Goldman Fund Said to Fall 5.6% on Interest Rate PositionSabrina Willmer and Michael J. Moore
A $3.2 billion Goldman Sachs Group Inc. hedge fund that pools some of the firm’s best ideas declined 5.6 percent last month as a bet on the direction of U.S. interest rates went wrong, two people with knowledge of the matter said.
Goldman Sachs Global Opportunities Fund, which invests based on the trade ideas from the money-management unit’s fixed-income team, took a position that interest rates would rise, only to see them decline, said the people, who asked not to be identified because the information is private.
Some hedge fund managers were blindsided in the first two weeks of the month as stock and credit markets sold off and interest rates dropped because of concerns that global growth was slowing. Hedge funds declined by 0.3 percent during October, according to data compiled by Bloomberg, as markets rebounded and volatility waned in the second half of the month.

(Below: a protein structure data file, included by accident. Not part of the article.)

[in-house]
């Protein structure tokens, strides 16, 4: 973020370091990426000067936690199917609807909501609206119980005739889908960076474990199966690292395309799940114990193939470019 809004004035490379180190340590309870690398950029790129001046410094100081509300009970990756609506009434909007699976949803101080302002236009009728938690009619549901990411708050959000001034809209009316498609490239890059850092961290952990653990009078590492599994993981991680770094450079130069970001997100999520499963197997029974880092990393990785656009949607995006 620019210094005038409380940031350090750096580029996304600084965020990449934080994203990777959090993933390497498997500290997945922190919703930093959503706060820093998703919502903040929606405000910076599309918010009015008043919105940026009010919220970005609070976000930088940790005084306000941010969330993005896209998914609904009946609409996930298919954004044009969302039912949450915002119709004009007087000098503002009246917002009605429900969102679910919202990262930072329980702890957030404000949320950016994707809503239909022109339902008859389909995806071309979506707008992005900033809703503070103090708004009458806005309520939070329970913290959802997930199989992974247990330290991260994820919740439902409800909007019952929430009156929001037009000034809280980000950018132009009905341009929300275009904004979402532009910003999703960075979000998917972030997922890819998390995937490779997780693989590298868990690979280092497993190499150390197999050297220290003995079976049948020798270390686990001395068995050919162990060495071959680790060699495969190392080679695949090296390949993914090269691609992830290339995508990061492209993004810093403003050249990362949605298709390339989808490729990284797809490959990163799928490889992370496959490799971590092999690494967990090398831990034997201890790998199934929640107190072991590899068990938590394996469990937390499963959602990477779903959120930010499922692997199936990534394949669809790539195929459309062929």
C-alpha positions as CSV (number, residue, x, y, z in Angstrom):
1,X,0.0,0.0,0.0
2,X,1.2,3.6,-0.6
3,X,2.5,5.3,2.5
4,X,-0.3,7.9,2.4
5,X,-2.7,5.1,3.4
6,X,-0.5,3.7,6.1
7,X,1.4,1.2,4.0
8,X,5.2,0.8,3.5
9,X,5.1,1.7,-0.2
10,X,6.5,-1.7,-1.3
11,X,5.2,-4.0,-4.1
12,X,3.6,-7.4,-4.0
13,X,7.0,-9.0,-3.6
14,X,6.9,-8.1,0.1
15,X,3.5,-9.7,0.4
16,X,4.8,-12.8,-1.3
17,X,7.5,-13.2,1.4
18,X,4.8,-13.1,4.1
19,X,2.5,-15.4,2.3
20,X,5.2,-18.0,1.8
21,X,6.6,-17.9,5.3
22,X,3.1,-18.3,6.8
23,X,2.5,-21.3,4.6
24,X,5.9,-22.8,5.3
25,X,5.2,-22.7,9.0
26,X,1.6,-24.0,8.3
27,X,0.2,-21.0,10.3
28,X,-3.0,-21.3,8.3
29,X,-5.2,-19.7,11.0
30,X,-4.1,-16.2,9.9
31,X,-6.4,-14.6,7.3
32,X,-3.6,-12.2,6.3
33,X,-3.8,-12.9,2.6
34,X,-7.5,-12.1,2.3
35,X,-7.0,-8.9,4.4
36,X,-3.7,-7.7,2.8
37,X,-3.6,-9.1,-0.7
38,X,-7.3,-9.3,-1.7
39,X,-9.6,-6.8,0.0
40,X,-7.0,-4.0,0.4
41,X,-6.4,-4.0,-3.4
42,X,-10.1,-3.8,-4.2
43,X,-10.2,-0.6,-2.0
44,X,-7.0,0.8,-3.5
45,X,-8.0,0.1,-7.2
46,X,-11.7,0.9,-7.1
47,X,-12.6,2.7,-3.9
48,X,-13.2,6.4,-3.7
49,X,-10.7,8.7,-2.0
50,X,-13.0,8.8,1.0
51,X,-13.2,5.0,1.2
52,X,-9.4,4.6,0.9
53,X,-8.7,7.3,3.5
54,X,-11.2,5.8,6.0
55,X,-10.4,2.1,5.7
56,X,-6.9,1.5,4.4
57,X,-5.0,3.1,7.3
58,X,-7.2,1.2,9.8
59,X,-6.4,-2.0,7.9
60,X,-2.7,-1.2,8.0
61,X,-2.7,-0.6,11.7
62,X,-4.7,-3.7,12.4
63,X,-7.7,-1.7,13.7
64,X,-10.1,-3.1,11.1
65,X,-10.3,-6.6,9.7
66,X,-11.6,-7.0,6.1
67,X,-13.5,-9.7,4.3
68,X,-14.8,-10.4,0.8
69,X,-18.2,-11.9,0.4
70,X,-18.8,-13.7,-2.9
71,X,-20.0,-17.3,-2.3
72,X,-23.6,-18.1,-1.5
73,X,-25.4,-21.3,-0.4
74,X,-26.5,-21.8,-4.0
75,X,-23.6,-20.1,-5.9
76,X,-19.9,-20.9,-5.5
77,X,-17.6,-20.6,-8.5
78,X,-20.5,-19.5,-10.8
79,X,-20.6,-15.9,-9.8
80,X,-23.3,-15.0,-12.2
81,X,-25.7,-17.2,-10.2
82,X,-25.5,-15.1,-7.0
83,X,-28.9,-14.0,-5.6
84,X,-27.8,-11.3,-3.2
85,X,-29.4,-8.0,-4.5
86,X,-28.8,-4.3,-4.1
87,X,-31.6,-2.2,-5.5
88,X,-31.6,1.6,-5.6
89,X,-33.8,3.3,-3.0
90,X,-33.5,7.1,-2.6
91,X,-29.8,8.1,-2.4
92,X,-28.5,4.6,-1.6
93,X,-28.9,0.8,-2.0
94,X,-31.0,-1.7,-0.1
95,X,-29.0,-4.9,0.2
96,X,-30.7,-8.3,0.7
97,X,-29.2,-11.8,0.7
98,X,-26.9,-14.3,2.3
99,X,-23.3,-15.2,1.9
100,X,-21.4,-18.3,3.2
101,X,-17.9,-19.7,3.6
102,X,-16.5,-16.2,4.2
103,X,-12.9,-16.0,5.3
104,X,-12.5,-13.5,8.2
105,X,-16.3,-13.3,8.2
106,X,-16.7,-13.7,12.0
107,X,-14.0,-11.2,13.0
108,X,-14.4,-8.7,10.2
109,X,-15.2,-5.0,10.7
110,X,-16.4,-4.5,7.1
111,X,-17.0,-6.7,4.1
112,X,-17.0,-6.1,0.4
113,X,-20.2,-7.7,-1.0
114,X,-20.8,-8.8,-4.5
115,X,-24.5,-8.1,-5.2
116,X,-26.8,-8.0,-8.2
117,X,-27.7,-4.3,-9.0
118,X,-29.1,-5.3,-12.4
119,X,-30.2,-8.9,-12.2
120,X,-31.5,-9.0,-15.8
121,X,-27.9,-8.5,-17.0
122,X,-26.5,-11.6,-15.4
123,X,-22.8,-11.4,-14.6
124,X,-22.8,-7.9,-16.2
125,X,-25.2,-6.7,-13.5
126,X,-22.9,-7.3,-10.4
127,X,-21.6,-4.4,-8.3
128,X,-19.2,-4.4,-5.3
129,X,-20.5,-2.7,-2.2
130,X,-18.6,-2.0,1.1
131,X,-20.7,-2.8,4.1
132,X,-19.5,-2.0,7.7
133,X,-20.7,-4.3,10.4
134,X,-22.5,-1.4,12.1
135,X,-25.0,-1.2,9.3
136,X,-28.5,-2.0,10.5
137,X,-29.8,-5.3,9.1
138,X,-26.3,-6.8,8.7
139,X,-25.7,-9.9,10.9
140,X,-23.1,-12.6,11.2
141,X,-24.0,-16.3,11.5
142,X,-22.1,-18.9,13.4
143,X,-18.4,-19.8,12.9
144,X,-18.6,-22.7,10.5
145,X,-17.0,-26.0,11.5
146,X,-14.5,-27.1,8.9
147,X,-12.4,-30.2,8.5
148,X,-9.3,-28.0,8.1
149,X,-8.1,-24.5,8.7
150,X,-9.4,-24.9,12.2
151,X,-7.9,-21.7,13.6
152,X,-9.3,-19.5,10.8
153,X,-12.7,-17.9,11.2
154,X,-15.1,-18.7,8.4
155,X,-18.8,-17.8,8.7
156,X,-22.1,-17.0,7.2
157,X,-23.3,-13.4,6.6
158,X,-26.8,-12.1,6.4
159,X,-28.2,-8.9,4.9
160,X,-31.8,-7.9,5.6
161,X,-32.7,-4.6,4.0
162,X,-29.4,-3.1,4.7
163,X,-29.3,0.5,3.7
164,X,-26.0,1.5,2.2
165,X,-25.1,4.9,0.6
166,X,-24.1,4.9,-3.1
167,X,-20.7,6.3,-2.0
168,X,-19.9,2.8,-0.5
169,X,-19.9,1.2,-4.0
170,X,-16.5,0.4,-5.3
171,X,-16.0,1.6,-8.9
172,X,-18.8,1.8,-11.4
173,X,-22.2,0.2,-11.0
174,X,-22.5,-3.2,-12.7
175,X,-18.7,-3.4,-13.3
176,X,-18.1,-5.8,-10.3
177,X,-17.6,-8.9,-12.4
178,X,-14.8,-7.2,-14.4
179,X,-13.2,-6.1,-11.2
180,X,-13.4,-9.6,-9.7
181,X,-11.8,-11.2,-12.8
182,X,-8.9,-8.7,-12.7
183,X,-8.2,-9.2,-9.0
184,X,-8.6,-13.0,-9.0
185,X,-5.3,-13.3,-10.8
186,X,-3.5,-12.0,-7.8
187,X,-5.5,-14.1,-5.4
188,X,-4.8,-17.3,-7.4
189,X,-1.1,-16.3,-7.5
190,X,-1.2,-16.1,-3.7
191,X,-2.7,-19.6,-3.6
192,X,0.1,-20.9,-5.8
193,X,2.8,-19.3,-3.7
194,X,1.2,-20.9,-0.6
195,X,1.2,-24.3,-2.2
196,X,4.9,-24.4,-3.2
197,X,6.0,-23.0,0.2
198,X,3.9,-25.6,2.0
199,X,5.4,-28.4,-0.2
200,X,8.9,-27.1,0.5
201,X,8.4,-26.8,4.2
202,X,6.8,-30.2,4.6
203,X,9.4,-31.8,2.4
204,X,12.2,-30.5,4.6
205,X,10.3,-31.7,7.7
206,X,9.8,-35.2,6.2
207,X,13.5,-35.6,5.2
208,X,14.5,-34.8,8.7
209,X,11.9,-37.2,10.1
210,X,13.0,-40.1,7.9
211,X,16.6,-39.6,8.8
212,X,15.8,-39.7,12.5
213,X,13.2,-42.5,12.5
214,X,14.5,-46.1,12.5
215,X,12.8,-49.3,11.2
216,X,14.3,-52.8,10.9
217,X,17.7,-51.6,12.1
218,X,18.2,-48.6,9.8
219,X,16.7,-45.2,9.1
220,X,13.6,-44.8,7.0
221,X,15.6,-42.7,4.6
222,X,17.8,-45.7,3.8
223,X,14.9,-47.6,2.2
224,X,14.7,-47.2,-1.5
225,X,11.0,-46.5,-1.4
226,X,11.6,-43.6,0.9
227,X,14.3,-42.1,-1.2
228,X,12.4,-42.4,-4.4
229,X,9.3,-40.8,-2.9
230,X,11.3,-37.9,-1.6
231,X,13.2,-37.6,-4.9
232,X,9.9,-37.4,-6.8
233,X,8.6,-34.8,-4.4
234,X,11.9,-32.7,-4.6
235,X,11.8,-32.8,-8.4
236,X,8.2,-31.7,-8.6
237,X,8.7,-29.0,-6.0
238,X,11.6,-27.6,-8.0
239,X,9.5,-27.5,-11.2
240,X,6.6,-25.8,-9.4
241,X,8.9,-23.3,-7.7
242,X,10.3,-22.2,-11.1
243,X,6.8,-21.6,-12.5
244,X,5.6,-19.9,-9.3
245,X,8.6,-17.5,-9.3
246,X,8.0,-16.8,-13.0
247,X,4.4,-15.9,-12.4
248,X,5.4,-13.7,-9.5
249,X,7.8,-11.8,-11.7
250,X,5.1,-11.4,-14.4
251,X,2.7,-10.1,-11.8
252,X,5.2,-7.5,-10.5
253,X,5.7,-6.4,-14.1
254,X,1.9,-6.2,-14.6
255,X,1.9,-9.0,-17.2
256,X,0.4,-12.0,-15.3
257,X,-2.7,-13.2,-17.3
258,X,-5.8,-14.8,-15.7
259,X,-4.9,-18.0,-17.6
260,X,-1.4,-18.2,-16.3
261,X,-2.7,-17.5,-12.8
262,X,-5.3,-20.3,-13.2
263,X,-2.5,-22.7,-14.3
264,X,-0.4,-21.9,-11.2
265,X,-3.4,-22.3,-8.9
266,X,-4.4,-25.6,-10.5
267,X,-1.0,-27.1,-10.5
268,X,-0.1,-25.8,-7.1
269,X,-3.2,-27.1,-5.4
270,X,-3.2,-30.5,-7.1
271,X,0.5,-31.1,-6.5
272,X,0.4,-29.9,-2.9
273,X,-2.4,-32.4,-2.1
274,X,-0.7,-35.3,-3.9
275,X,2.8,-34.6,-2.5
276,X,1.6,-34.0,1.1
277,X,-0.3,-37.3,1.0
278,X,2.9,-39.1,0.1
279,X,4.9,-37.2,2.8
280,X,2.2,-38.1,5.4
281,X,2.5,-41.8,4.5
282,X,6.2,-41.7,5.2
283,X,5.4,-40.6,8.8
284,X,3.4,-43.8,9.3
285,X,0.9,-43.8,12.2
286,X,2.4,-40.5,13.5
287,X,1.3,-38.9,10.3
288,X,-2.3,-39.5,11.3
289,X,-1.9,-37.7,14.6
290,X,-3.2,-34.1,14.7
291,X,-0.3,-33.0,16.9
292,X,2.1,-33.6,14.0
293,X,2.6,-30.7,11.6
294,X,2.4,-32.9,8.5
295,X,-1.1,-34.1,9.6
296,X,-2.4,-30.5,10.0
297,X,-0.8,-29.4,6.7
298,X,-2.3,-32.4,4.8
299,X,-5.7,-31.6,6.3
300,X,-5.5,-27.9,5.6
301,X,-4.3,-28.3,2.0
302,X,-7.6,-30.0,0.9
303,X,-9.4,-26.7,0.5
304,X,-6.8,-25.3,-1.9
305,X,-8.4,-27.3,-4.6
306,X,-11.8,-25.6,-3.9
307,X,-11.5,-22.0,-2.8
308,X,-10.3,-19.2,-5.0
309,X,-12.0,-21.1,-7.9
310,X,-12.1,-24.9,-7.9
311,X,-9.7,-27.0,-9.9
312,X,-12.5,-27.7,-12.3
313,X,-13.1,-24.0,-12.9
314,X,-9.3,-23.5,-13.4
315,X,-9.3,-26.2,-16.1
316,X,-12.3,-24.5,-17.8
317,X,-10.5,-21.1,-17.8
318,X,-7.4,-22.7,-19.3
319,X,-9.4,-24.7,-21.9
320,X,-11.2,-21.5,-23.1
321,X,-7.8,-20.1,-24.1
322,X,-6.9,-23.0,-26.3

“We believe monetary policy needs to catch up with growth, and that interest rates in the US and UK are likely to rise by a significant amount in the next one to two years,” according to a March paper written by the asset management arm.
Andrea Raphael, a spokeswoman for the New York-based bank, said she couldn’t comment on the fund’s performance.
The fund, which has counted former presidential contender Mitt Romney among its investors, is a relative value pool that takes positions on rising and falling prices in the global fixed-income and foreign exchange markets. The fund, which was started in 2001, had $3.2 billion in assets as of June, the people said.
Since inception, the fund has generated a net internal rate of return of 9.1 percent, said one of the people. It declined 2.6 percent in 2014 through October. If that performance holds, it would lead to the second calendar-year loss in the fund’s history. The fund declined 35 percent in 2008, according to the people.
The fund is overseen by Jonathan Beinner, co-head of global fixed income at Goldman Sachs Asset Management, and Samuel Finkelstein, head of macro strategies within the fixed-income team, according to a regulatory filing this year. Goldman Sachs’s assets under supervision in alternative investments rose to about $146 billion as of Sept. 30 from $144 billion a year earlier.
Beinner also oversees a $26.1 billion mutual fund that invests in U.S. and foreign fixed income. The Goldman Sachs Strategic Income Fund has risen 0.1 percent this year, according to data compiled by Bloomberg. It’s returned 6.4 percent on average over three years, according to Bloomberg data.